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Government withdraws Plug-in Car Grant but EVs remain highly attractive
The Government has announced the withdrawal of the Plug-In Car Grant (PICG), a £1,500 subsidy towards the acquisition cost of a new electric car, saying the money saved will be invested in different vehicles, such as vans, and infrastructure instead.
The withdrawal is with immediate effect, although the Government says that grants will still be honoured for vehicles already on order. Instead, £300 million of Government money will be directed towards stimulating EV sales in specialist sectors, such as light commercial vehicles, and charging infrastructure.
Battery electric LCVs accounted for only 4% of new van sales in the first five months of this year, and represent only 0.6% of the commercial vehicle parc, where diesel still accounts for a 96.2% market share.
Additional funding for public charging network
The Government has also said that it will target future funding towards the expansion of the public chargepoint network, which it sees as an important element in sustaining electric car sales.
Transport Minister Trudy Harrison said: “Government funding must always be invested where it has the highest impact. Having successfully kickstarted the electric car market, we now want to use Plug-In Grants to match that success across other vehicle types, from taxis to delivery vans and everything in between, to help make the switch to zero emission travel cheaper and easier.”
When the PICG was launched in 2011, it applied to both electric and plug-in hybrid (PHEV) cars, and offered up to £5,000 off the price of a car with CO2 emissions below 75g/km.
Since then the amount of the subsidy has gradually been reduced, while the qualifying criteria have tightened. PHEVs no longer qualify, and the price of eligible vehicles has been lowered to a maximum of £32,000. Before its withdrawal, the grant was £1,500, having been cut to that level from £2,500 last December.
Fleet Alliance CEO Andy Bruce, commented: “There are still enormous benefits from leasing an electric car at the moment despite the removal of the PICG, not least from the very low Benefit in Kind tax rates they attract – currently 2% in this tax year – which represents a huge saving over ICE cars.
“In addition, the risk in leasing an EV is now very low as they become more mainstream and established, which helps keep monthly rentals down and reduces residual value risk.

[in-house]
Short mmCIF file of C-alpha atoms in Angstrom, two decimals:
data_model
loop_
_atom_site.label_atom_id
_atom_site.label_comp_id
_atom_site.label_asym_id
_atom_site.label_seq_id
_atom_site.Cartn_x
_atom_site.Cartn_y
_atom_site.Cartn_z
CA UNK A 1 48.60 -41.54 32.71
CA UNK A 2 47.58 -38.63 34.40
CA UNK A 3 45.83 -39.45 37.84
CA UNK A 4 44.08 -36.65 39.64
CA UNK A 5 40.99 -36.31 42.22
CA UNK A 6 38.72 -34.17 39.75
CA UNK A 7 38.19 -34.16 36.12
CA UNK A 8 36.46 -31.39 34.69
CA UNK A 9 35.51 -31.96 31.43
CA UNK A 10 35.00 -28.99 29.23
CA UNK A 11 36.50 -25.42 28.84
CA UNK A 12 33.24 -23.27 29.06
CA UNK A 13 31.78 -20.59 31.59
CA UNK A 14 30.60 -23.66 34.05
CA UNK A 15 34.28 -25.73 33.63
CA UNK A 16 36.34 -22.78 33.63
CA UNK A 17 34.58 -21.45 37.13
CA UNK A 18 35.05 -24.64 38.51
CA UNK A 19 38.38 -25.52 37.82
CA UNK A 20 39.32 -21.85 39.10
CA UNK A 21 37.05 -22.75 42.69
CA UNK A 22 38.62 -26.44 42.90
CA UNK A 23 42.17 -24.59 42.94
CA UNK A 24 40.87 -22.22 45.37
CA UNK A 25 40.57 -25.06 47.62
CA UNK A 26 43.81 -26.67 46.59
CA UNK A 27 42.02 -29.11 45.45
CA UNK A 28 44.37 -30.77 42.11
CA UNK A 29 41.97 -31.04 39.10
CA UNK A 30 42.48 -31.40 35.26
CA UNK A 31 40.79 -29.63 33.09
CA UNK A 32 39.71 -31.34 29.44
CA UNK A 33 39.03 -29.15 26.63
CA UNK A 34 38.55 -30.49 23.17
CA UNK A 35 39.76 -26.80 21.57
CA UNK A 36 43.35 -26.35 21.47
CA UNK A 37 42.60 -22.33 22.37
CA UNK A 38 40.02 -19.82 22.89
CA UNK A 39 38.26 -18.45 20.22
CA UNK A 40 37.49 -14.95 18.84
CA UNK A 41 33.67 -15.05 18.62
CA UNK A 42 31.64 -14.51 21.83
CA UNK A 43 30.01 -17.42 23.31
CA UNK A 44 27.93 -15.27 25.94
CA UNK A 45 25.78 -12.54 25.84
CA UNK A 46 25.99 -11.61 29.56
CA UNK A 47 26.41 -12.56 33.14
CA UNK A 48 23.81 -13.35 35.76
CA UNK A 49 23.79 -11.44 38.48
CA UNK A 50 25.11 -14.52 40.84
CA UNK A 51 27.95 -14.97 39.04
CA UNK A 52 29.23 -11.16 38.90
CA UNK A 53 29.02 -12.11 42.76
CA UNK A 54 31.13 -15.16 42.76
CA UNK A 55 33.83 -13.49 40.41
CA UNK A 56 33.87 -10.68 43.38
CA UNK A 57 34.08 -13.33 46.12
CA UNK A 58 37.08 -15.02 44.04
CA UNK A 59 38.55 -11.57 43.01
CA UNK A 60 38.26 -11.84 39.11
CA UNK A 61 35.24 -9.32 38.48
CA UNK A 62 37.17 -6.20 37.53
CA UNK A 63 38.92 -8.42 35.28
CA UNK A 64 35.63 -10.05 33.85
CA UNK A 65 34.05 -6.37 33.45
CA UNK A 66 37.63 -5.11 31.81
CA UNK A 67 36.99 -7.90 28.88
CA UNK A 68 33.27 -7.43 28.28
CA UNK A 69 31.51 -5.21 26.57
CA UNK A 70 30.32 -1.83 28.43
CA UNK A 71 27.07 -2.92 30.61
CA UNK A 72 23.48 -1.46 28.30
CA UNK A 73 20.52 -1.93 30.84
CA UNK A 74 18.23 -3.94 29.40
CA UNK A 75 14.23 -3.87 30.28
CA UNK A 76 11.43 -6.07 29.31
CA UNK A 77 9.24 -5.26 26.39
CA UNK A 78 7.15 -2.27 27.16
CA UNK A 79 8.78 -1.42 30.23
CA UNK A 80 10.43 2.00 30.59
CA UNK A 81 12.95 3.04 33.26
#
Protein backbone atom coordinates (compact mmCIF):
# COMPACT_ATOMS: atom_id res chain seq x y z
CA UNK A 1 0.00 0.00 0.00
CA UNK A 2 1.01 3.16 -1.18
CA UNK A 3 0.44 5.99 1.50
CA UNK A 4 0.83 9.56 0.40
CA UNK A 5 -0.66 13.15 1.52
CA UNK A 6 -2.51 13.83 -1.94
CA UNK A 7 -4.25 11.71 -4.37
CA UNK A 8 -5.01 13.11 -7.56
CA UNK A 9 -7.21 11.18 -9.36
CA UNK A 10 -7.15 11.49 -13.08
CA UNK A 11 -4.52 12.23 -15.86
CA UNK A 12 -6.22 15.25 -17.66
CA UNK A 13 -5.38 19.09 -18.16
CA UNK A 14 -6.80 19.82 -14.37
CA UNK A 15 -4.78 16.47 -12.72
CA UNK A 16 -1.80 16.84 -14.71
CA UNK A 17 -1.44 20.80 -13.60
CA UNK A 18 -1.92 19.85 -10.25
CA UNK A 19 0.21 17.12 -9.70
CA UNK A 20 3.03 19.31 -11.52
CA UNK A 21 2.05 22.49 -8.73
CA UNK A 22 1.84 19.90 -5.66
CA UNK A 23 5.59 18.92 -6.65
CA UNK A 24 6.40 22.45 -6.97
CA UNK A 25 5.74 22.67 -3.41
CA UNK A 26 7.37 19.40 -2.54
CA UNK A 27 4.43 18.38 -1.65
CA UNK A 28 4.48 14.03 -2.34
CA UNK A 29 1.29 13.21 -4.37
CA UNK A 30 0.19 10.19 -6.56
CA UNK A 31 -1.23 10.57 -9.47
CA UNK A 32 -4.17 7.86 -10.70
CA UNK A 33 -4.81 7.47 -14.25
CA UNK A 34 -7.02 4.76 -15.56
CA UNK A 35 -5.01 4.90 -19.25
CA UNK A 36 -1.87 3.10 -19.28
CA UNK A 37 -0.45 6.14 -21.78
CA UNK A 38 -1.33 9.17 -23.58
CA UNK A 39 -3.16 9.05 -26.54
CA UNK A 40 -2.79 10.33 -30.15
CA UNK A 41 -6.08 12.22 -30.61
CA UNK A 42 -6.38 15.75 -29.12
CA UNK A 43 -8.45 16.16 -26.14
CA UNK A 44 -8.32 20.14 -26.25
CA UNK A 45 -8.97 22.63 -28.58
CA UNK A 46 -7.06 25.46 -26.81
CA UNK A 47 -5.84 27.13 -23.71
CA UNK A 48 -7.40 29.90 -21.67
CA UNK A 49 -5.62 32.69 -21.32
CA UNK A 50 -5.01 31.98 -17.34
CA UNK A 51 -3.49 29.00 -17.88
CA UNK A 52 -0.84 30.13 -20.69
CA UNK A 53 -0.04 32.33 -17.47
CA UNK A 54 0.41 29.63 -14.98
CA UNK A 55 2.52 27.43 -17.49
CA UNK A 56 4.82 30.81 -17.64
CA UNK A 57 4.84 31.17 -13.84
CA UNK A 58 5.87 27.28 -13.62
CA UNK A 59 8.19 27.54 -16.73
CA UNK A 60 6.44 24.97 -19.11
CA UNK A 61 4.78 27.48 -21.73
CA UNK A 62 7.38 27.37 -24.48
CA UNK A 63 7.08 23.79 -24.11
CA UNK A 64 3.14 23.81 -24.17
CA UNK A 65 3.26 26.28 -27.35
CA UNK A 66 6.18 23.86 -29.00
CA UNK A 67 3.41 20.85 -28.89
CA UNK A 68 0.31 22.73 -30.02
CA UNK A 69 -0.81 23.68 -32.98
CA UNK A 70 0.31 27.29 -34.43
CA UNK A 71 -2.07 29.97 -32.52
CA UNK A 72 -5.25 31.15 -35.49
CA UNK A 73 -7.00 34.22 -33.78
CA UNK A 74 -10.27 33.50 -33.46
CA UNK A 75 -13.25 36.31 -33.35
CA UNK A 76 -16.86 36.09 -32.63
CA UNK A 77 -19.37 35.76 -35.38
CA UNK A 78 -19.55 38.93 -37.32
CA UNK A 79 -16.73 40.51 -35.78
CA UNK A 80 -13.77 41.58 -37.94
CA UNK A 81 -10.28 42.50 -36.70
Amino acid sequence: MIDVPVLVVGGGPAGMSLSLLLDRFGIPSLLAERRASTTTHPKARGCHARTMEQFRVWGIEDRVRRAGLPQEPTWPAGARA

“Meanwhile, battery technology is improving all the time, the battery is fully maintained and under warranty, so any risk associated with battery during its life is virtually eradicated.
“And, as our EVs are sourced through our panel of carefully selected major funders, we benefit from the access to stock and levels of discounts available to large bank-owned leasing companies,” he said.
Salary sacrifice makes EVs affordable for everyone
To make EVs available to a wider audience, Fleet Alliance recently launched a salary sacrifice product aimed specifically at electric cars.
“Our salary sacrifice product makes EVs more affordable to all drivers, not just company-car drivers, while cutting the corporate carbon footprint and better managing grey fleet risk into the bargain,” said Andy Bruce.
“There has never been a better time to start making the switch to full electric from a tax point of view, as leasing costs are continuing to fall. And with the rising price of energy on world markets, EV-rich fleets will definitely reap the cost benefits over the coming months and years.
“Sales of battery electric vehicles are now on the increase – and accounted for 12.4% of new vehicle sales in May – and we believe that, given the record cost of fuel at the pumps, they represent tremendous value,” he added.
Concerns over PICG withdrawal
Automotive trade associations have reacted with concern to the decision to withdraw the PICG, saying that now was not the time to end the incentives to buy electric cars if zero net emissions targets were to be met.
Mike Hawes, Chief Executive of vehicle manufacturers’ trade body, the SMMT said the decision sent the wrong message both to motorists and to an automotive industry which remains committed to government’s net-zero ambition.
“Whilst we welcome government’s continued support for new electric van, taxi and adapted vehicle buyers, we are now the only major European market to have zero upfront purchase incentives for EV car buyers, yet the most ambitious plans for uptake,” he said.
“If we are to have any chance of hitting targets, government must use these savings and compel massive investment in the charging network, at rapid pace and at a scale beyond anything so far announced.”
The Association of Fleet Professionals (AFP) said the withdrawal of the PICG suggested the government may now believe the company car market had sufficient EV momentum to require no more support.
Paul Hollick, chair at the AFP, said: “What the government should note is that the impetus behind EV use by businesses is partially driven by environmental concerns but also by financial advantages. If the sums for operating EVs don’t stack up, adoption could very well slow down,” said Hollick.
The Government has announced a ban on the sale of new petrol and diesel cars and vans in less than eight years’ time from 2030 as a part of its ‘Road to Zero’ strategy.
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